Some German federal states and also the federal government, on the other hand, have noticeably increased their share quota in recent years - in the range of 20% to 40% of the reserves. Most of these are invested in ETFs that exclusively provide for sustainable investments. The high equity investments allow for greater diversification and higher potential returns, but also mean a greater risk of loss and result in higher volatility. Thus, between 2018 - 2021, there were returns in a range of -4.6% and +13.6% for these countries.[8] However, investment in productive capital can lead to stronger economic growth overall. At the same time, global investment is also beneficial from a demographic perspective, as this means that there are no negative effects at the time of repayment/sale and any potential political influence of the state as a shareholder on domestic companies remains limited.

Withdrawal from reserves

The question of whether - and if so, how much - funds will be withdrawn has not even been clearly defined for a number of states and is left to the subsequent decision of the parliaments. In the case of civil servants at the Federal Employment Agency and in Saxony, pension expenses are already being withdrawn in full from the reserves, but the planned additions currently exceed the withdrawals. The state of Berlin, on the other hand, plans to completely eliminate the reserve by 2037. Bremen plans to dissolve the reserve by 2028.


In view of demographic developments, the formation of reserves for pension expenses is generally to be welcomed. Both the extent of reserve accumulation, the type of investment and the rules governing withdrawals are crucial for effective relief. In this respect, there is a wide spectrum between the federal states in Germany.

Different investment strategies show that there is also a tension between return and security for state investors. However, since the reserves do not give rise to individual claims for each civil servant, they do not have to guarantee an interest rate - unlike life insurers, for example. However, this also means that there is a risk that, depending on the political majority or the budget situation, they may decide to forego further accruals or to dissolve them prematurely.

The total volume of reserves set aside to date in Germany for retired civil servants represents only a small part of the actuarially required amount of full capital cover. Yet a stronger build-up of reserves should not burden families with children with more taxes or lower benefits. For parents are raising the future taxpayers with their children and are thus already making the decisive generative contribution.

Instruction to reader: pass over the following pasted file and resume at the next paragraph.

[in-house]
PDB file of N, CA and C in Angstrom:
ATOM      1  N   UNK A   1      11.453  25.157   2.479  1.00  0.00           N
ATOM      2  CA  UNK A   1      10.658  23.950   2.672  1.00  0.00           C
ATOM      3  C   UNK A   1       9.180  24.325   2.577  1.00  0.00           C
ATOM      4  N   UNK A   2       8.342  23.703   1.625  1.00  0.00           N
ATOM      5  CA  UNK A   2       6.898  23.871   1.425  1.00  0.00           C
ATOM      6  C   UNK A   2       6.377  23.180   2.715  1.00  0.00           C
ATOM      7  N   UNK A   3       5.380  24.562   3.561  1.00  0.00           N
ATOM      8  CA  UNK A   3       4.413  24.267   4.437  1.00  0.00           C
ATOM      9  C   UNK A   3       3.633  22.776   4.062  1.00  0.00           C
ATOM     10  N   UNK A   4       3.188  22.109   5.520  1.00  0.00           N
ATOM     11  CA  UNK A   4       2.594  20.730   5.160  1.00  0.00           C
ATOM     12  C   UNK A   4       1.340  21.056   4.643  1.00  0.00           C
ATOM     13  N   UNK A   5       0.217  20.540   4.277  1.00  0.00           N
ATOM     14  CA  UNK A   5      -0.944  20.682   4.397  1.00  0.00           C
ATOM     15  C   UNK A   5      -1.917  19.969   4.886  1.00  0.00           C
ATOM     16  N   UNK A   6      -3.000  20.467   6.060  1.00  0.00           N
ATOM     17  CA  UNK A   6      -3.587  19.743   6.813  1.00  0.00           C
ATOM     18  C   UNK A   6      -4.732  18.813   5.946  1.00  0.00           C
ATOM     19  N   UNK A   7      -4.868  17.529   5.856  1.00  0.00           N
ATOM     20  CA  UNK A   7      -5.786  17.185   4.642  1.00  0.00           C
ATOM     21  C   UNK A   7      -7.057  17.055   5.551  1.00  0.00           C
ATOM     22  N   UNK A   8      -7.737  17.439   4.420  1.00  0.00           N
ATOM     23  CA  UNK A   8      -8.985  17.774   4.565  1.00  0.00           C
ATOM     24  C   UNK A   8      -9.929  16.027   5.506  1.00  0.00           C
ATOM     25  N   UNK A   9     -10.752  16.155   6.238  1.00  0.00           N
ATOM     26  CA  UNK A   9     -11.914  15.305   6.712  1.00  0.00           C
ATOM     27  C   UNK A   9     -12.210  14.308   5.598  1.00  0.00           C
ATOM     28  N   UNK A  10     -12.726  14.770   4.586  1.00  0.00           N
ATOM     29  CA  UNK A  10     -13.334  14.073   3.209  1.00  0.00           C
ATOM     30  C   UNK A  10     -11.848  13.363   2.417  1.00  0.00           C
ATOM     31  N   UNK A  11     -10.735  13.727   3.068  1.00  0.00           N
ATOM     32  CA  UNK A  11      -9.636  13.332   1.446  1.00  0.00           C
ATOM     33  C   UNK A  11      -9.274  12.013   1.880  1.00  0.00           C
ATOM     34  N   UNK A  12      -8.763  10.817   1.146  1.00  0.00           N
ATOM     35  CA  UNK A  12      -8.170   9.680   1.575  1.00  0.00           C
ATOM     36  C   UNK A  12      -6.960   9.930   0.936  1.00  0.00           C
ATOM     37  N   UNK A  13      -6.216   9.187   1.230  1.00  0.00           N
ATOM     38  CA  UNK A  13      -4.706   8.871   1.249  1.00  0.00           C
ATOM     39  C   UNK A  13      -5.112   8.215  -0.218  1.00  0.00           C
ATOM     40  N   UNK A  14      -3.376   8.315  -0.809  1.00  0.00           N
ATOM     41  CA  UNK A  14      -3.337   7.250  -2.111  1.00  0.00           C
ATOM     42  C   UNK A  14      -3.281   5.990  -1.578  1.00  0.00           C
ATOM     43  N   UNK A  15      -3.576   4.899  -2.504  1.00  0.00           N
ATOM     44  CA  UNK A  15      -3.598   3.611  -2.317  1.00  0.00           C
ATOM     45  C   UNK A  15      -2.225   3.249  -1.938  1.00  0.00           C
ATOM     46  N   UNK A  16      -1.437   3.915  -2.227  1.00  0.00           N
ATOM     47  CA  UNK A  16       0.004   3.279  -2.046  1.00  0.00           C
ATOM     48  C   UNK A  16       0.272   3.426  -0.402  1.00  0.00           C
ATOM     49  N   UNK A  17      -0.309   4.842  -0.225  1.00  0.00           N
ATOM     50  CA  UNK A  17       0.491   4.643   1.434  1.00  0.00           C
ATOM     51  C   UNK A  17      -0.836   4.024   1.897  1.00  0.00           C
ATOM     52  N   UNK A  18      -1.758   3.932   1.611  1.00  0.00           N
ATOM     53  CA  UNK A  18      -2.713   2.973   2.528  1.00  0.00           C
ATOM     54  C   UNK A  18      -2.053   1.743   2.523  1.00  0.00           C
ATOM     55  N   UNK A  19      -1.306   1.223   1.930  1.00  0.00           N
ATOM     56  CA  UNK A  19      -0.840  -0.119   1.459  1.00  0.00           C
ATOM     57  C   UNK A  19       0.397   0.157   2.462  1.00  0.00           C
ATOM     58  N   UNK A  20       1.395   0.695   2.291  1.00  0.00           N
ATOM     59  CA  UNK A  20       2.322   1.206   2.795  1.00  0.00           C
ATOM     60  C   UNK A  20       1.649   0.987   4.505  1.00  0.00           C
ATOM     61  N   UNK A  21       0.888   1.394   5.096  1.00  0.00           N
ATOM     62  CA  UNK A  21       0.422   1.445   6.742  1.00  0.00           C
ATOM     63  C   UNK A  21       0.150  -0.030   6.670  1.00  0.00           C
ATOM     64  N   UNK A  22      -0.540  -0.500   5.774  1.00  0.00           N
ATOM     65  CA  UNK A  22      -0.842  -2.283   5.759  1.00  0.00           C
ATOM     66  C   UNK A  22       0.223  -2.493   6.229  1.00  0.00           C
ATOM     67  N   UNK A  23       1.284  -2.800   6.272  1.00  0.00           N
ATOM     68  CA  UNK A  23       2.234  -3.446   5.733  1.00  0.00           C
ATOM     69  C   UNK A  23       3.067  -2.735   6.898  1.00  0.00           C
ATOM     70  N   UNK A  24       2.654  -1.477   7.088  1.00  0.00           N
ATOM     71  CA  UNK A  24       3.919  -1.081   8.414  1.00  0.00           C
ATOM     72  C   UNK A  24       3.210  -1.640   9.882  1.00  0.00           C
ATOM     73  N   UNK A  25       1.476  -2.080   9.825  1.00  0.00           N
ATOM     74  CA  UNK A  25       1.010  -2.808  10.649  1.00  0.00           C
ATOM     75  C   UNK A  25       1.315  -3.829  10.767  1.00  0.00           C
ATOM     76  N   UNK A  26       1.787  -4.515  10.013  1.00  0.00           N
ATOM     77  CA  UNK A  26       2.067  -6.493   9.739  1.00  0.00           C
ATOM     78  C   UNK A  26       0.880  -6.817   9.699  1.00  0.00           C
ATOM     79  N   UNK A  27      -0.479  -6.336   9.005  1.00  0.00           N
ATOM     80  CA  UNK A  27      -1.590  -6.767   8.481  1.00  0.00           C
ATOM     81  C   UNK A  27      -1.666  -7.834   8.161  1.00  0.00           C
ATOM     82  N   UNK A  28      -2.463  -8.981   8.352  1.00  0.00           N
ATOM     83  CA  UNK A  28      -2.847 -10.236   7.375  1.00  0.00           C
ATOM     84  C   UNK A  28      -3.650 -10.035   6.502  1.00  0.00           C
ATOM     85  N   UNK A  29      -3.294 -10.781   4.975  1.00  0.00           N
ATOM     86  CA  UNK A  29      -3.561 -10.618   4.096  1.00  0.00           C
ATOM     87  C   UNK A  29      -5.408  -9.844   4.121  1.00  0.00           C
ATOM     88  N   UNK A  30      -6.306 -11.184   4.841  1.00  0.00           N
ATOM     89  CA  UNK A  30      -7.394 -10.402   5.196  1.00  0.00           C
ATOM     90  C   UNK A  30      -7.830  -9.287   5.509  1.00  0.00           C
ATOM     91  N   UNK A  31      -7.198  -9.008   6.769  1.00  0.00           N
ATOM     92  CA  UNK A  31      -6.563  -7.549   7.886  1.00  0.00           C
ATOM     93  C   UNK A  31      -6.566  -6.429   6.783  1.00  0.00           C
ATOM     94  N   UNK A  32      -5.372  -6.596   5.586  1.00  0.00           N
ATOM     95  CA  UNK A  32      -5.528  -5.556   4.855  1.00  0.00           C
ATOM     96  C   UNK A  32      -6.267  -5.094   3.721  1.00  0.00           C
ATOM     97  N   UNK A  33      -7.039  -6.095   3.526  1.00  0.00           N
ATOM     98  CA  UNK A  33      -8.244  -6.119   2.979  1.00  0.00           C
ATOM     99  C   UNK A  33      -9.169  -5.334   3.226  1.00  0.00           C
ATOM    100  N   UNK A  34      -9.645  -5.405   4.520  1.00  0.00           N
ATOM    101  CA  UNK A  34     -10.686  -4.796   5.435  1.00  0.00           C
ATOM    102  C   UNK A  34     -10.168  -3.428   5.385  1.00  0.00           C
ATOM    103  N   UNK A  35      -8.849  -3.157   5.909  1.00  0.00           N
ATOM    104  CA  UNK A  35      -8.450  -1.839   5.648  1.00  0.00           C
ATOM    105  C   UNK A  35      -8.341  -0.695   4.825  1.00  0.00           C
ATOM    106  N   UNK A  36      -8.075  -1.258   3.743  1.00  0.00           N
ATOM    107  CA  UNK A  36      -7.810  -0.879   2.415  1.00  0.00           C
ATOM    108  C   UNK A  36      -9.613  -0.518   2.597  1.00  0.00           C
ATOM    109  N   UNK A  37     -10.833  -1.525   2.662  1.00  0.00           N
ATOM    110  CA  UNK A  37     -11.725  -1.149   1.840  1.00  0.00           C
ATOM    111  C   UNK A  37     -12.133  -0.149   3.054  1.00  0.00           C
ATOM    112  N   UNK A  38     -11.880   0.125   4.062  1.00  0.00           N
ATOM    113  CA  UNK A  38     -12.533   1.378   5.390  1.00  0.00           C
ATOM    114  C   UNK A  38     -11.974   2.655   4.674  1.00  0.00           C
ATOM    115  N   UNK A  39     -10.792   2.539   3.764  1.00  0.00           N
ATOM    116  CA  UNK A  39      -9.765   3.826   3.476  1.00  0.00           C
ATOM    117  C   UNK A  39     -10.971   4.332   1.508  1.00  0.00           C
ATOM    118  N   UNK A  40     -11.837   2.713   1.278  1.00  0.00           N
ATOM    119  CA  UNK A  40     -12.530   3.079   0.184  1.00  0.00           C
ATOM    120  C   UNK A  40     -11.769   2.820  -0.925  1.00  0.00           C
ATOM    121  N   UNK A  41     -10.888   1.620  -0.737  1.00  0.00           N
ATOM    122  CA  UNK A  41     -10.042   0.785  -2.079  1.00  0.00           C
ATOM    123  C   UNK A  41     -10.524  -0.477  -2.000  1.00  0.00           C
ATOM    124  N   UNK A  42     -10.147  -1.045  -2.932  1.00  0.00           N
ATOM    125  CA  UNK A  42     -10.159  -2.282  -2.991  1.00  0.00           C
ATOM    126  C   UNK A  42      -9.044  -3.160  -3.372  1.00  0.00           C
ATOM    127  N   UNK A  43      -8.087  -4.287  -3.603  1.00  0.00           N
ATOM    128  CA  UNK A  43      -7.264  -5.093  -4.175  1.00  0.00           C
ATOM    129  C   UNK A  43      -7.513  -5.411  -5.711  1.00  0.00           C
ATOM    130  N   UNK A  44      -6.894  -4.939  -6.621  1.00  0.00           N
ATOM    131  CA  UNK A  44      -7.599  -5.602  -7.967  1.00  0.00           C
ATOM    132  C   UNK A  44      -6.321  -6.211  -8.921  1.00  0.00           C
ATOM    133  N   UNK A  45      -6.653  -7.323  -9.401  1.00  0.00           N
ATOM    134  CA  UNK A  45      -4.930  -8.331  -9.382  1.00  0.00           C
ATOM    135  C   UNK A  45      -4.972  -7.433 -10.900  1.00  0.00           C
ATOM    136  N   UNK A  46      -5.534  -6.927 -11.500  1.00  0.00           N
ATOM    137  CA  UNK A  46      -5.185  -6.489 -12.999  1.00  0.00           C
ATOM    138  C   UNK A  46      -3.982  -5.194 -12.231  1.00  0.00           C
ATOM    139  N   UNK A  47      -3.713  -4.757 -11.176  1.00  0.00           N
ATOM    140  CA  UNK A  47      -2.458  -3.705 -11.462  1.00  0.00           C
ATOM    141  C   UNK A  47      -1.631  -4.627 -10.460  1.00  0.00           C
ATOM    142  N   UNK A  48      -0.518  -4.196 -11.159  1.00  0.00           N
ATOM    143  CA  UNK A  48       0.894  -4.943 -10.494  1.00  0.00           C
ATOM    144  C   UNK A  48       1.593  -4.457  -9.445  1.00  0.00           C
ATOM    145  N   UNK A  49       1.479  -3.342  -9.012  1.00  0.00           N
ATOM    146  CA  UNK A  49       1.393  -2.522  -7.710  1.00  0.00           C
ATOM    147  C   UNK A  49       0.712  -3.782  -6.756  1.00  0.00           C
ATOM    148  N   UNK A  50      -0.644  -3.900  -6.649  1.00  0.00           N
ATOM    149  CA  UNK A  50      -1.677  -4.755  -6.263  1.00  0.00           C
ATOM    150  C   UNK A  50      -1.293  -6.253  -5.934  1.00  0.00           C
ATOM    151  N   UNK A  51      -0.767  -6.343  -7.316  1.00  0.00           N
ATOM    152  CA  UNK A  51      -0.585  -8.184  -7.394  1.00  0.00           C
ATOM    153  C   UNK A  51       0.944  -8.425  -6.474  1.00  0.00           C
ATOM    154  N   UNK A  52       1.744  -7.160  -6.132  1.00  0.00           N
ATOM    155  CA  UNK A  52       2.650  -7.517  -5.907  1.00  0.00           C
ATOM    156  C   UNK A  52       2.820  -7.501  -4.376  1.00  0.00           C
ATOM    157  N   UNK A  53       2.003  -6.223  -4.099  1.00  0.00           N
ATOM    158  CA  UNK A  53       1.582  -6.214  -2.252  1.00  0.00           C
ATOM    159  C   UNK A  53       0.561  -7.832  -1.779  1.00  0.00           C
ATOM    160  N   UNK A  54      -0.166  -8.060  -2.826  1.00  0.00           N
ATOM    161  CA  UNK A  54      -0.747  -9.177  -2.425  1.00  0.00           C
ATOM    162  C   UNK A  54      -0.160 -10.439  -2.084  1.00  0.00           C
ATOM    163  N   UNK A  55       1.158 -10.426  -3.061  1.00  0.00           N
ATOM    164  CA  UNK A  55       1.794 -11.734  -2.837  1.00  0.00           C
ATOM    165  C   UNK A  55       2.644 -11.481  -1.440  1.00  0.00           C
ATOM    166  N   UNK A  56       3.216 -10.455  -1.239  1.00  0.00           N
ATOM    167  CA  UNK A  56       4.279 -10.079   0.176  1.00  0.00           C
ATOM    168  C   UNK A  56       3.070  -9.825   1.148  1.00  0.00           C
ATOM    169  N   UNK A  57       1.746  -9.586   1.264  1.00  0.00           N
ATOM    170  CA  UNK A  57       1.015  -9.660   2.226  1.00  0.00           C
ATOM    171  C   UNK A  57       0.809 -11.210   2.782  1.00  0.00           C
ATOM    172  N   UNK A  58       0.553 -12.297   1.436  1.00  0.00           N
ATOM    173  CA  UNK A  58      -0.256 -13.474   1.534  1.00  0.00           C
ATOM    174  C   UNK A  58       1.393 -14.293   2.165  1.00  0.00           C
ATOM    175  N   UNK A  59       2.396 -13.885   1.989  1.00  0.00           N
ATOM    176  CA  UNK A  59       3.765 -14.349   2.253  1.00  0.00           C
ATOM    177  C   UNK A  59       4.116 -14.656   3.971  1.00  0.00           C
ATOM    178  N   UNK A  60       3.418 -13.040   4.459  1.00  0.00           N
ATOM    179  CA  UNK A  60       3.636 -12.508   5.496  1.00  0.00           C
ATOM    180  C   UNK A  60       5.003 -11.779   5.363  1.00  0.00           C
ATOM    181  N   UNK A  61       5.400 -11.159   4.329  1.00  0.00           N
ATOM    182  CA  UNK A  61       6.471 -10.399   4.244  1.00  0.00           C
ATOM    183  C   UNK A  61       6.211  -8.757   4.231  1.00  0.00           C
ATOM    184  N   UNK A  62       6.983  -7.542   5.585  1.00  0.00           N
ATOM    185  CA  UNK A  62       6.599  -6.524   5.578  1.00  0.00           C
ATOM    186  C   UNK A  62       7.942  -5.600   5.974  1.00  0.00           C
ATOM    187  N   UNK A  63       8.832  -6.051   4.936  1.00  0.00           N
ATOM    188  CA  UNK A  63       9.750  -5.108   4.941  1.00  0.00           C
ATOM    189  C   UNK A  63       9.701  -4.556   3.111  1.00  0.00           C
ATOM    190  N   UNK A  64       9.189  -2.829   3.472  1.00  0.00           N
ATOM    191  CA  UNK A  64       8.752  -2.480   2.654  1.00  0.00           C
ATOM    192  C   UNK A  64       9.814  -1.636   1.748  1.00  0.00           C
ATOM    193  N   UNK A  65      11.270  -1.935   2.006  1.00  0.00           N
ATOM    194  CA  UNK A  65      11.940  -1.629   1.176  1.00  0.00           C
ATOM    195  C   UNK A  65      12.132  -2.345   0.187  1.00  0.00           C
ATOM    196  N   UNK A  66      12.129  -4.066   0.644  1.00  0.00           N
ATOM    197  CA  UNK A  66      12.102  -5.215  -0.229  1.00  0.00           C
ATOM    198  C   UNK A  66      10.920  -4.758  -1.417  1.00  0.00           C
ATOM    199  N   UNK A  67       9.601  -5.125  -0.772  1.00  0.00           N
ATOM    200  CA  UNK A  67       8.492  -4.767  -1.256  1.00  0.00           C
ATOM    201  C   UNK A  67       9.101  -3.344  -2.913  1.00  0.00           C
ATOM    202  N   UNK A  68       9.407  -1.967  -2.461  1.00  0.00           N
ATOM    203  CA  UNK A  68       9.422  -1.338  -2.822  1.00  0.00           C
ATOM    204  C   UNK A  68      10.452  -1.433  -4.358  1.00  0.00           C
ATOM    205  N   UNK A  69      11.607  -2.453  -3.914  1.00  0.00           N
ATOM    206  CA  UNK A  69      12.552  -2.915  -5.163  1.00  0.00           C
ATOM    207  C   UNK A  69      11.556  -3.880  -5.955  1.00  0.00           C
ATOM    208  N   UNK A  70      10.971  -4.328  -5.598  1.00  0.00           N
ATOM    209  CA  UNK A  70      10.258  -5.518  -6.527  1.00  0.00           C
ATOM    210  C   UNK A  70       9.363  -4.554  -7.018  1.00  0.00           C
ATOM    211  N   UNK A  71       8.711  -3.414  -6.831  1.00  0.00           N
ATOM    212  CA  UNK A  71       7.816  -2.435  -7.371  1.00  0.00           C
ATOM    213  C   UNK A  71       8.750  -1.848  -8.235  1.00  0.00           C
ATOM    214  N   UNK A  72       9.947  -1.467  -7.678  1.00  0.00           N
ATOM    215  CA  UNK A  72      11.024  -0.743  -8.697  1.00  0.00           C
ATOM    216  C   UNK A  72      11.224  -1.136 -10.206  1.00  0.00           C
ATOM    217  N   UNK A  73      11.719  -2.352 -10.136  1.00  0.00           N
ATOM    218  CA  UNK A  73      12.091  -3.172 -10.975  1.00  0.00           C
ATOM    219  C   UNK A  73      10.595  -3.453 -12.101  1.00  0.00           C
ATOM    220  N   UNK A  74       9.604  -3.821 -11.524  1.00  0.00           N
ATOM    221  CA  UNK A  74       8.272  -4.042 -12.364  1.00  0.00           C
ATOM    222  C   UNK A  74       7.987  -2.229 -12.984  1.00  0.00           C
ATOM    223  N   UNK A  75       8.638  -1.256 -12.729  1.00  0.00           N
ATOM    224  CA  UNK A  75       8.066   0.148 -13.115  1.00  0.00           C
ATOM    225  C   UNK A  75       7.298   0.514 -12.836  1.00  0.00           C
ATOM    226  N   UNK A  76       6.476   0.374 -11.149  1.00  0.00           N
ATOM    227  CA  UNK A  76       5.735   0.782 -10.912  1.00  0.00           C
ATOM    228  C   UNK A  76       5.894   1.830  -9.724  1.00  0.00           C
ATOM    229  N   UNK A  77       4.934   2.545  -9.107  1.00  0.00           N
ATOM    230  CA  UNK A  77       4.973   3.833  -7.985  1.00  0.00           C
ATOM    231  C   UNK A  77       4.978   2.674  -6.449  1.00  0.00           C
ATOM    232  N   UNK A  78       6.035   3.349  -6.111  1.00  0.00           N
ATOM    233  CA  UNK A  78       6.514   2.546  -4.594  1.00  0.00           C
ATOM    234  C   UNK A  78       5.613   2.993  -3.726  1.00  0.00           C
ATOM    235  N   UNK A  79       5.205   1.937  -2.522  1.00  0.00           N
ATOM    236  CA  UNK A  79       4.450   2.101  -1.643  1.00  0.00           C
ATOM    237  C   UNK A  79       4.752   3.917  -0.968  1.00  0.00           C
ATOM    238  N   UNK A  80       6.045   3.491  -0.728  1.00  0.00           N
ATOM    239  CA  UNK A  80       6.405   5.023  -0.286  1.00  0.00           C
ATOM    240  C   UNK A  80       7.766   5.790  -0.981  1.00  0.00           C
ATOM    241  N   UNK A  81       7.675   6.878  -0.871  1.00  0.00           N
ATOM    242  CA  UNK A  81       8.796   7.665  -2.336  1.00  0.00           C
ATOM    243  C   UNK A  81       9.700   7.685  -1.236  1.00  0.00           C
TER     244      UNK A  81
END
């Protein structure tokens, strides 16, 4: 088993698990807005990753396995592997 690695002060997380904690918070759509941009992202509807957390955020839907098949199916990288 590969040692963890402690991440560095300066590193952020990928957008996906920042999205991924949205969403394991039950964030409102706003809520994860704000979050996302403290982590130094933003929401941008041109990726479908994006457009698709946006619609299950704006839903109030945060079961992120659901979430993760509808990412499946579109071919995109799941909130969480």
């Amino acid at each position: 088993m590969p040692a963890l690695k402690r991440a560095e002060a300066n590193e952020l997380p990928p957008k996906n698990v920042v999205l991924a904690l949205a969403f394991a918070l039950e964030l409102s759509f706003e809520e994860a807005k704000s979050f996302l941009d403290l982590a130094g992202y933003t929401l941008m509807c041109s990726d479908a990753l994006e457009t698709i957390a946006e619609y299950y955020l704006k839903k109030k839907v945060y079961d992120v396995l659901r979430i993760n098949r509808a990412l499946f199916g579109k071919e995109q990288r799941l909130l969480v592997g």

A more detailed paper was published in German at the Zeitschrift für Versicherungswesen 10/2022:

The paper is also available here:

From Stefan Walter (The author is a doctoral student of Prof. Dr. Martin Werding, Chair of Social Policy and Public Finance, Ruhr University Bochum)

[1] See Raffelhüschen et. al, 2021, Update 2021. Die Generationenbilanz, Stiftung Marktwirtschaft, Berlin, S. 15 cont.

[2] See Benz, T. (2015). Ausgabenprojektionen, Reformszenarien und Rücklagenbildung der Beamtenversorgung in der Bundesrepublik Deutschland, Sozialökonomische Schriften Band 49, Frankfurt, p.62 cont.

[3] Own calculation based on own requested information using federal and state freedom of information laws. Since the exact age distribution is not taken into account here, the calculation is only a rough guide, which nevertheless reveals major differences.

[4] Own calculation and presentation with data from the Statistisches Bundesamtes on civil servacnts (Fachserie 14 Reihe 6 Tabelle 2.7 - Stand 30.06.20) und Versorgungsempfängern (Fachserie 14 Reihe 6.1 Tabelle II - Stand 01.01.21 and indv. Information on the Federal Employment Agency)

[5] §1 Verordnung über die Zuweisungen an das Sondervermögen „Versorgungsfonds der Bundesagentur für Arbeit“

[6] See §1 Generationenfonds-Zuführungsverordnung Sachsens

[7] Kulawik, J., Rösel, F. und M. Tuhm (2017). Spare in der Zeit, so hast du ... Geld im Wahljahr? Ein Überblick über die Beamten- Pensionsfonds der Länder, ifo Dresden berichtet 24 (4), 3–9.

[8] Own calculation based on own requested information using federal and state freedom of information laws.